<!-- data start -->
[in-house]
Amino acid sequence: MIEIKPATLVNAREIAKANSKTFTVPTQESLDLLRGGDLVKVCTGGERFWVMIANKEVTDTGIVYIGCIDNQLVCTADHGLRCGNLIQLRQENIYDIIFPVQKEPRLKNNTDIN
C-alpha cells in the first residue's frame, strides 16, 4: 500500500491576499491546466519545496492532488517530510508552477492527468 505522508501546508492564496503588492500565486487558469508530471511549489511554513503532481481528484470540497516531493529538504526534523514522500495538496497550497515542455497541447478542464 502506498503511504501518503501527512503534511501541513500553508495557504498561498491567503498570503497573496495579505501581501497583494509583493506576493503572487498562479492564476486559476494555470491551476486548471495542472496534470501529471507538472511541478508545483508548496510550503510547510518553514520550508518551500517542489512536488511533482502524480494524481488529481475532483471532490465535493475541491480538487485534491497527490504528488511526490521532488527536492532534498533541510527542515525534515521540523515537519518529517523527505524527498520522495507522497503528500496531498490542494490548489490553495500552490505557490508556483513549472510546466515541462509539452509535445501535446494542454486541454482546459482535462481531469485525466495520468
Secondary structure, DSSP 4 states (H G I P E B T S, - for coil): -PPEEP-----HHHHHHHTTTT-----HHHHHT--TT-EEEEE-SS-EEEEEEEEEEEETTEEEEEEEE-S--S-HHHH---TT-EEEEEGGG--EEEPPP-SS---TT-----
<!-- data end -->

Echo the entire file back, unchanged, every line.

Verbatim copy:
[in-house]
Amino acid sequence: MIEIKPATLVNAREIAKANSKTFTVPTQESLDLLRGGDLVKVCTGGERFWVMIANKEVTDTGIVYIGCIDNQLVCTADHGLRCGNLIQLRQENIYDIIFPVQKEPRLKNNTDIN
C-alpha cells in the first residue's frame, strides 16, 4: 500500500491576499491546466519545496492532488517530510508552477492527468 505522508501546508492564496503588492500565486487558469508530471511549489511554513503532481481528484470540497516531493529538504526534523514522500495538496497550497515542455497541447478542464 502506498503511504501518503501527512503534511501541513500553508495557504498561498491567503498570503497573496495579505501581501497583494509583493506576493503572487498562479492564476486559476494555470491551476486548471495542472496534470501529471507538472511541478508545483508548496510550503510547510518553514520550508518551500517542489512536488511533482502524480494524481488529481475532483471532490465535493475541491480538487485534491497527490504528488511526490521532488527536492532534498533541510527542515525534515521540523515537519518529517523527505524527498520522495507522497503528500496531498490542494490548489490553495500552490505557490508556483513549472510546466515541462509539452509535445501535446494542454486541454482546459482535462481531469485525466495520468
Secondary structure, DSSP 4 states (H G I P E B T S, - for coil): -PPEEP-----HHHHHHHTTTT-----HHHHHT--TT-EEEEE-SS-EEEEEEEEEEEETTEEEEEEEE-S--S-HHHH---TT-EEEEEGGG--EEEPPP-SS---TT-----